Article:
Senate Democrats are still at least two votes shy of any serious attempt to change the filibuster. Both Arizona’s Kyrsten Sinema and West Virginia’s Joe Manchin reiterated their stances last week in the face of an upcoming vote on voting rights that Republicans will surely otherwise block.
The pair’s stonewalling has earned them the Washington equivalent of a couple name: “Manchinema.” But beyond the filibuster, the two don’t exactly appear to be natural allies. In fact, their differences would better qualify them as frenemies than partners.
Manchin and Sinema's differences would better qualify them as frenemies than partners.
They have not teamed up on major legislation beyond the bipartisan infrastructure bill that became law last year. Since Sinema joined the Senate in 2019, she’s sponsored five bills that Manchin has co-sponsored. Only one of them — a bill that expands who can join the American Legion — has become law. Manchin, meanwhile, has put forward six bills that Sinema has joined on to, none of which have moved out of committee.
And looking at their policies, there’s not a clear area for them to cooperate on in the future either. That’s clearest when you try to compare their requirements for the Build Back Better Act, the social spending component of President Joe Biden’s economic agenda. The gap between the two on that front has driven the White House up the wall the past few months, Politico reported last October.
“Manchin and Sinema want very different things, both in terms of revenue and programs,” said a source close to Biden who spent the last few days talking to senior White House officials. “If you just took their currently presented red lines you wouldn’t have enough left to get this past progressives in the House and Senate. It wouldn’t raise enough money and it wouldn’t do enough big programs.”
There are two main places where the split is the most apparent: taxes and climate change. And if anything, it weirdly enough seems that 74-year-old Manchin is the more progressive of the two when you hold them side by side.
Over the past year, while Manchin’s top line has shrunk and his redlines have shifted, he’s consistently been in favor of raising taxes on the wealthy and businesses to pay for any new spending. His framing of getting the top earners and corporations to pay “their fair share” lines up squarely with the White House’s messaging on the matter.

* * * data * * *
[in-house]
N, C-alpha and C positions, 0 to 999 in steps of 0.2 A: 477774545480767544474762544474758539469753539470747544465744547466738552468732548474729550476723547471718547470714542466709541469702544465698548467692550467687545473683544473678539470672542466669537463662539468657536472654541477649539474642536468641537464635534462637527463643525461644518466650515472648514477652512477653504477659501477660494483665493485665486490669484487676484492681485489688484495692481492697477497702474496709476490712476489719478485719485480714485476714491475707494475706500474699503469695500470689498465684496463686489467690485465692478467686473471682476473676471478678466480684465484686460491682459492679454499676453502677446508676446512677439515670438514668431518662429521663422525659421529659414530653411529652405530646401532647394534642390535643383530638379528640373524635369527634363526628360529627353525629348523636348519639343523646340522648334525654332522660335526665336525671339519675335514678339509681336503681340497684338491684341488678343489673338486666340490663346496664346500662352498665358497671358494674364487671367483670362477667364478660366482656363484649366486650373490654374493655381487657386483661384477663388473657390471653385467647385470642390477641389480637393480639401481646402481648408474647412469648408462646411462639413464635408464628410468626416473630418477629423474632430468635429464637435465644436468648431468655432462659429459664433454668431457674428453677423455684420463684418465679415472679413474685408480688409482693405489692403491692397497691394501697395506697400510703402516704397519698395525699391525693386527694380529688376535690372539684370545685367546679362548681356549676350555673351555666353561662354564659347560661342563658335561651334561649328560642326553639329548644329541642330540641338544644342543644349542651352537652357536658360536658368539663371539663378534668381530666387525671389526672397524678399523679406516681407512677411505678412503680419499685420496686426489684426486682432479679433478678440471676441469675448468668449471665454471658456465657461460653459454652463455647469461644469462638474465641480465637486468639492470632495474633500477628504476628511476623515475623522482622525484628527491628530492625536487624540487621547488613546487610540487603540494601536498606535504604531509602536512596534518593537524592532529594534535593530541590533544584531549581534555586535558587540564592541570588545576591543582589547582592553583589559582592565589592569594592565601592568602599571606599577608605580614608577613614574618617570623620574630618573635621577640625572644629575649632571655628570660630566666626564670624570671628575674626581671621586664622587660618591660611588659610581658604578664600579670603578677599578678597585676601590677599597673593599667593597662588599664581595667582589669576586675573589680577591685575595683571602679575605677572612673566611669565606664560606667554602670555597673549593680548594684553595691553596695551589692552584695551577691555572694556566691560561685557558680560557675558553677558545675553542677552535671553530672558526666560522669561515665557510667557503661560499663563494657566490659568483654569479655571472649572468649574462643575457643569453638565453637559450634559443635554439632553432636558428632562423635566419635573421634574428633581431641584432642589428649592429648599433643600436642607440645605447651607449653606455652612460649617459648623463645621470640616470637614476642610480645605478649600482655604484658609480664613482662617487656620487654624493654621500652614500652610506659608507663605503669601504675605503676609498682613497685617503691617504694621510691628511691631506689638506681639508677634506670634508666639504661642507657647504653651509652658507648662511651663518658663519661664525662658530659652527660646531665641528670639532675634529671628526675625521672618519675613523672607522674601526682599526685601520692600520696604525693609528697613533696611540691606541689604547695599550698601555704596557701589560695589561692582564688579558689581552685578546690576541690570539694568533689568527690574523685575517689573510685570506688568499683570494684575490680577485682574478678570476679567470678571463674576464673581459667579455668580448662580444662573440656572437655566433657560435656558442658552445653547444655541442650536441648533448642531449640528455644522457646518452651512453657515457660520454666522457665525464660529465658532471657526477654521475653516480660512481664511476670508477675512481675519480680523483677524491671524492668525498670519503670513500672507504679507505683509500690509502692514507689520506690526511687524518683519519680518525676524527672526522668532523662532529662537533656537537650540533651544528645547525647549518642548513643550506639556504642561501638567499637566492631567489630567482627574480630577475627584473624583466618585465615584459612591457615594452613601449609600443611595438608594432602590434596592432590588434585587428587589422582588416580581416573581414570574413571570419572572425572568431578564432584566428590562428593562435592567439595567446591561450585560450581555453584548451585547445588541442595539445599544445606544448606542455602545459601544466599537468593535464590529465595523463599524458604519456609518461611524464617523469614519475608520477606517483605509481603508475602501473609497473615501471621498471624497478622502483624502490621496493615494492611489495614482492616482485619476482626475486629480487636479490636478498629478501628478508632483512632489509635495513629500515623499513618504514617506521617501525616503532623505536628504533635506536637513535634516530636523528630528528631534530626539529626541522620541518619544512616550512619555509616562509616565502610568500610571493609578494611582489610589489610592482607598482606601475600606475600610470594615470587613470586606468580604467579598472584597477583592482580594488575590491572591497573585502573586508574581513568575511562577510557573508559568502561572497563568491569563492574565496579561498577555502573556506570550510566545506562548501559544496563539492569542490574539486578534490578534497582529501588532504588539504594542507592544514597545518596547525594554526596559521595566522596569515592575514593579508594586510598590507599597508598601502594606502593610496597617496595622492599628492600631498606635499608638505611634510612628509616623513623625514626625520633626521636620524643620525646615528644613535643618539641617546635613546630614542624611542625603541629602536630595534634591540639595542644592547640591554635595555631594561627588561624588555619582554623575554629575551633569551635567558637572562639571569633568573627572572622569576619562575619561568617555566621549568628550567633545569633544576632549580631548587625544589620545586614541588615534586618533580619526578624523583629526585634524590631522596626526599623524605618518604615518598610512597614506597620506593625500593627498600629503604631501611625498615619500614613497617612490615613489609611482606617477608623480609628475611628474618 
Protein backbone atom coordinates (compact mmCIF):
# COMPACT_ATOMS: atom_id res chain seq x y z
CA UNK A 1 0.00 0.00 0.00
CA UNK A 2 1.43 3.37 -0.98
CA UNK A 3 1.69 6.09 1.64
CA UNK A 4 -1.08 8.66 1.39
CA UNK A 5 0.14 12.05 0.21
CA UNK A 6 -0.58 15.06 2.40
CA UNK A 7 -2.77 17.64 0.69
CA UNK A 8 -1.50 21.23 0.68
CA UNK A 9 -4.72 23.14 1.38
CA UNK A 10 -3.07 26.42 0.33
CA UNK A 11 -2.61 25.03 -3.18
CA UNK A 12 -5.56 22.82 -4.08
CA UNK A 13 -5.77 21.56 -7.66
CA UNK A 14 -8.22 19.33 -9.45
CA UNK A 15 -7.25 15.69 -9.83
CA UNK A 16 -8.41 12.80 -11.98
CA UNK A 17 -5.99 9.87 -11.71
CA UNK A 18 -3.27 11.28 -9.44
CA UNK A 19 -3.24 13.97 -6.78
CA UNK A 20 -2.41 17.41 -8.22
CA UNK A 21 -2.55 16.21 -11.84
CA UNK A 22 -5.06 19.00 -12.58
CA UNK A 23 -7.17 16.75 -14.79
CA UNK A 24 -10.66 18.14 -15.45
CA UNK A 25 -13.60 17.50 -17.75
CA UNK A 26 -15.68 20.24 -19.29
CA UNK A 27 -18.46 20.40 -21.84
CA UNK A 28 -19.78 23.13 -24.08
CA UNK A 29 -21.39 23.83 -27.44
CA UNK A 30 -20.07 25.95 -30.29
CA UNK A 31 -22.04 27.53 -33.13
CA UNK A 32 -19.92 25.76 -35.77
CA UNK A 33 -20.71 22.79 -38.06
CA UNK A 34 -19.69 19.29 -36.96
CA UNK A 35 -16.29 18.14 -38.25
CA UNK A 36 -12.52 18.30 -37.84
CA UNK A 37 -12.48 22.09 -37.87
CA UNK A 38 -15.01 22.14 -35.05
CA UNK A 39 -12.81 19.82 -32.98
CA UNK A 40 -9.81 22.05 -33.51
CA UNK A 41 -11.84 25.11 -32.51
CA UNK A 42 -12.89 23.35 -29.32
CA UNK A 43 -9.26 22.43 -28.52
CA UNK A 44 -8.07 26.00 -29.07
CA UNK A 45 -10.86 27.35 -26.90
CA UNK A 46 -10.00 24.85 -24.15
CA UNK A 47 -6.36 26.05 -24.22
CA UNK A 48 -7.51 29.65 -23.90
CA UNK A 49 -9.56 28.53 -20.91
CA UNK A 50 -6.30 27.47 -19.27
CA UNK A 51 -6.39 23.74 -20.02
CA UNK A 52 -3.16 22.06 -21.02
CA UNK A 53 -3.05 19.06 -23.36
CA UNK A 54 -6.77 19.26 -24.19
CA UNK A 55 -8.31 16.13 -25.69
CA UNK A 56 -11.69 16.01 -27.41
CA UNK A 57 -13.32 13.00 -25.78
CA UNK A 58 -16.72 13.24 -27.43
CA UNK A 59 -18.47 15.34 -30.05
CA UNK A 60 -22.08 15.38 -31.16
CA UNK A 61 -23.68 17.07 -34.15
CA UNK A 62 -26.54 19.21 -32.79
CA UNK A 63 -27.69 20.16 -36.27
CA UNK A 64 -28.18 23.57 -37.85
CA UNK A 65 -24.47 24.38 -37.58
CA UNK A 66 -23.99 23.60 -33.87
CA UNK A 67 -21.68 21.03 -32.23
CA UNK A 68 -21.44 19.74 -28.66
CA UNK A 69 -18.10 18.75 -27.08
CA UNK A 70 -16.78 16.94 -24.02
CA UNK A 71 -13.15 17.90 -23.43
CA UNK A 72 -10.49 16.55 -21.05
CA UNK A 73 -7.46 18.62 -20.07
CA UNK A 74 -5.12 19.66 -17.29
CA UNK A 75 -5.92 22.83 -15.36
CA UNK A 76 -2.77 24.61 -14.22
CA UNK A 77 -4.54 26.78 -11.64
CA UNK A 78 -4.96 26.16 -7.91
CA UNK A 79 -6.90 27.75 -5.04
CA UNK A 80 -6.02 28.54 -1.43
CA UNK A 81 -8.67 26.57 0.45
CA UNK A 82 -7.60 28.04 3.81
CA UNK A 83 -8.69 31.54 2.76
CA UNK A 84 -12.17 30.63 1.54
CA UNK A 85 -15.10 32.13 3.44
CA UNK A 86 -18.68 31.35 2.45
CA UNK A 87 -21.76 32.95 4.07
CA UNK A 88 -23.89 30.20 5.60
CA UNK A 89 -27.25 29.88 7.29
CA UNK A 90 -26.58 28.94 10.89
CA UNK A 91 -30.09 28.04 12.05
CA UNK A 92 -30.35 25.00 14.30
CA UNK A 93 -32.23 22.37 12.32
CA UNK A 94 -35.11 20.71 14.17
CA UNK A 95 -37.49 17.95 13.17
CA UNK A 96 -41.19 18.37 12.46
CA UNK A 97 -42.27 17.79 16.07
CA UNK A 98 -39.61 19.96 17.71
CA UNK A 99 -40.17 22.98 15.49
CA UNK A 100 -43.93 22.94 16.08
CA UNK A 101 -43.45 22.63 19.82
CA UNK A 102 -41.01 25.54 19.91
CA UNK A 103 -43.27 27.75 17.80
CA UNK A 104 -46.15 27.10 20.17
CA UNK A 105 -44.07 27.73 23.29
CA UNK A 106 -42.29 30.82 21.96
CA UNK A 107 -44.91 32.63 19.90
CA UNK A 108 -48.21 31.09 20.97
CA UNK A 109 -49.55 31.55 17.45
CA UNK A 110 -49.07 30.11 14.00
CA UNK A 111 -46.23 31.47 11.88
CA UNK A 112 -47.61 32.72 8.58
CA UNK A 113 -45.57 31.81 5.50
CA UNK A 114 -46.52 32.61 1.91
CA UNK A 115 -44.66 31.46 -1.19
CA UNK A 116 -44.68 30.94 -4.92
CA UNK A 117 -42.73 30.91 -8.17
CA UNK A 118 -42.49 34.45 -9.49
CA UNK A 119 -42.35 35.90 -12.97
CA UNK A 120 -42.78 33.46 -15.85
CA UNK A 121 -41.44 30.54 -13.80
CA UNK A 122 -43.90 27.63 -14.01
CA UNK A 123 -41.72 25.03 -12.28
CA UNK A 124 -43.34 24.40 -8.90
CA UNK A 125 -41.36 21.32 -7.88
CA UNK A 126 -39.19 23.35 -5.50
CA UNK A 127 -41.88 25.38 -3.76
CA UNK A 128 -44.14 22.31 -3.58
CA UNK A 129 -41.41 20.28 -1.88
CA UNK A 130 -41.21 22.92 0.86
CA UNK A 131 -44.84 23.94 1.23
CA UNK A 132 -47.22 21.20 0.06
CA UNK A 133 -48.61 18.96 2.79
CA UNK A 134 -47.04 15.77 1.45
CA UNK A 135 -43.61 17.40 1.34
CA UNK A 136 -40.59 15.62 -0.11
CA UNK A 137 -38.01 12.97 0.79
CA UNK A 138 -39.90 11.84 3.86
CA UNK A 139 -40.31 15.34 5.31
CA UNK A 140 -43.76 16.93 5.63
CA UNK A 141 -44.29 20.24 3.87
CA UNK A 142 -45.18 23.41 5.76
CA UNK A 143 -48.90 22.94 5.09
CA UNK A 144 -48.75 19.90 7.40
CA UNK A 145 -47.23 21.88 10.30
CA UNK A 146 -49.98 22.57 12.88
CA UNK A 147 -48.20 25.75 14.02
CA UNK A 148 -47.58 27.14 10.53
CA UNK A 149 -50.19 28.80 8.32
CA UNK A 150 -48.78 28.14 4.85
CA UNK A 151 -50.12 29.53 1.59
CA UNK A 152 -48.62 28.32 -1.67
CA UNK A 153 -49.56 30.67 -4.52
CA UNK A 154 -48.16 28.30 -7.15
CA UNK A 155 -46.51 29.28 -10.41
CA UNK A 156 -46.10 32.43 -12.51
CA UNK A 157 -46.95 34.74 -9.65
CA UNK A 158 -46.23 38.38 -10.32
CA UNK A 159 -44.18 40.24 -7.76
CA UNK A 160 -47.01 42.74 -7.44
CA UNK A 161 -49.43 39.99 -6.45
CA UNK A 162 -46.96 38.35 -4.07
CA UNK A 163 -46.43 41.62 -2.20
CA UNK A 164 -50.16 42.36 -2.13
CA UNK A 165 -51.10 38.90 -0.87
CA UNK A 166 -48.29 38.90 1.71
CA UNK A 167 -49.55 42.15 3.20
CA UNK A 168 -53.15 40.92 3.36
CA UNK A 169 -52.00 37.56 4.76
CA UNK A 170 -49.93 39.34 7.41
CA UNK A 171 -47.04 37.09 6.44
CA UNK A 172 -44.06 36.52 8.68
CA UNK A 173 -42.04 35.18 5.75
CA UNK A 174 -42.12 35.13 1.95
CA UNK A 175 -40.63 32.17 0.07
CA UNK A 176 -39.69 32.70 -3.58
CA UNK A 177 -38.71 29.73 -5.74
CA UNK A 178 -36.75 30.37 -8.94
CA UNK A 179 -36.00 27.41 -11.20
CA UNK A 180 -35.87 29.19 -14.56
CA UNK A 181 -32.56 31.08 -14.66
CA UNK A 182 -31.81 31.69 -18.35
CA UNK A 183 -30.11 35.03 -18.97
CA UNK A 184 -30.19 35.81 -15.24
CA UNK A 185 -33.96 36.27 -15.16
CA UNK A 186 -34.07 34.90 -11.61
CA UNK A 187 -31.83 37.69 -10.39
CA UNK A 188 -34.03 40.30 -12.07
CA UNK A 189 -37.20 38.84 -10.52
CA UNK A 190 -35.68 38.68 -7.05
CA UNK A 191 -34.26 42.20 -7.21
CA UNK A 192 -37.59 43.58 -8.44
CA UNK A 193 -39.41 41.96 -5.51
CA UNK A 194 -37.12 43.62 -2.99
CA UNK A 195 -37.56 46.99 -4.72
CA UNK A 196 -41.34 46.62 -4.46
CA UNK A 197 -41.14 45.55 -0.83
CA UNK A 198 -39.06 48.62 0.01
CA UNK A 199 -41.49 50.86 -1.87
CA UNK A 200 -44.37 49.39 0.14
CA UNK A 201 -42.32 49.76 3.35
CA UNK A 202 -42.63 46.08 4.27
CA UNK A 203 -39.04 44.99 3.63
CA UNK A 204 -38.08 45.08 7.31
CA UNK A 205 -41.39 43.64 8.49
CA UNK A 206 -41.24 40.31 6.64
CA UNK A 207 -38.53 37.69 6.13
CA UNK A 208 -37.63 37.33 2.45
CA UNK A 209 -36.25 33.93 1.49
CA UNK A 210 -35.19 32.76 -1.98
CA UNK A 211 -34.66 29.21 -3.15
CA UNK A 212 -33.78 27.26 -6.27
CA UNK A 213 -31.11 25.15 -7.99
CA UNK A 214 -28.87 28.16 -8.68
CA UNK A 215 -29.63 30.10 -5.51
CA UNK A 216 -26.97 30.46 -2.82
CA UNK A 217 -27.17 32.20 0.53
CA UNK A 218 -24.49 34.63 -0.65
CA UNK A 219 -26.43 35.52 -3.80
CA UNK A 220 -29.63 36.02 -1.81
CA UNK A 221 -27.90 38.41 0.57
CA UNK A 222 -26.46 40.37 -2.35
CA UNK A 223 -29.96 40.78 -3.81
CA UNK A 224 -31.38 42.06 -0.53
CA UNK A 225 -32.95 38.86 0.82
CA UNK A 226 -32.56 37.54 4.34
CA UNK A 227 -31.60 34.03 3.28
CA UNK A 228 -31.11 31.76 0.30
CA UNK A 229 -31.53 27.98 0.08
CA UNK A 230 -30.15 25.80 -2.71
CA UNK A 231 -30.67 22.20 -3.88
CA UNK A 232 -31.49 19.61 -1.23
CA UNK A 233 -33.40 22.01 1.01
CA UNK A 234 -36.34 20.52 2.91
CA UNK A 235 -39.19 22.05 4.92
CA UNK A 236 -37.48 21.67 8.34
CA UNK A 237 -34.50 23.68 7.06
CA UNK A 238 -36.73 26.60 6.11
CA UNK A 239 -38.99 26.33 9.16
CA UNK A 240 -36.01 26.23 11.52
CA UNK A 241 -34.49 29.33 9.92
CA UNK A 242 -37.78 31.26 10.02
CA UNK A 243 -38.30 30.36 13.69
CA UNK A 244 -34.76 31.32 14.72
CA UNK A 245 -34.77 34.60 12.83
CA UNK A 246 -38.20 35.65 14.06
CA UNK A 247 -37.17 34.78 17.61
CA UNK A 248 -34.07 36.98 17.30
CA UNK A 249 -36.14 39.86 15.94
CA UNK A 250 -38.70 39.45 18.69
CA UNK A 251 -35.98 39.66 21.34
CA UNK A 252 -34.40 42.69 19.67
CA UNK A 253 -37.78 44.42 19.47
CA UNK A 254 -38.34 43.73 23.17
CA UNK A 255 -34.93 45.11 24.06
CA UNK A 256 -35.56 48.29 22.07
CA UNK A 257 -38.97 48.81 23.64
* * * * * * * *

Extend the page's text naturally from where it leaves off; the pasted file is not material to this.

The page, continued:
Sinema, on the other hand, single-handedly nixed “any increase in marginal rates for businesses, high-income individuals or capital gains” in the Build Back Better Act, as The Wall Street Journal reported last October. The tax code changes originally planned would have raised more than $800 billion that could then be spent on programs like universal pre-K and free community college.
The Arizona senator has also been leery about allowing Medicare to directly negotiate with prescription drug makers, a shift that would have driven down the amount spent annually. While she reportedly reached a deal with the White House on the matter in late October, it’s not clear if it made it into the final package. That combined loss of potential revenue in turn made it harder for Democratic leadership to put together a package that is paid for in full.
On the climate front, yes, Manchin is responsible for nixing the Clean Electricity Payment Program, a provision that experts say would have the greatest single impact on reducing U.S. carbon emissions. That still would have left a multitude of climate provisions on the table, which Manchin has expressed openness to supporting. “There’s a lot of good things in there,” he said last month. “I’ve always said, you know, we have a lot of money in there for innovation, technology, tax credits for basically clean technologies and clean environment.”
Sinema, on the other hand, at least theoretically supports more action on preventing and mitigating climate change. A review from E&E News last year suggested “she generally favors climate action, though often through clean energy tax breaks and targeted spending rather than pushing major regulatory action to curb emissions — the route favored by many Democrats.” But she’s made silence into an art form, dodging press interviews and constituents alike, leaving nobody knowing exactly where she stands these days.
The gap between Manchin and Sinema on policy in a narrowly divided Senate makes it nearly impossible to win over both, leaving each of them empty-handed — along with the rest of their caucus. And the one thing that really links them — their shared devotion to the filibuster — in turn means that they can effectively deflect blame for that lack of progress. It’s not that the two of them are at odds with each other, you see — it’s that the rest of the party is too unwilling to compromise with Republicans on bipartisan initiatives.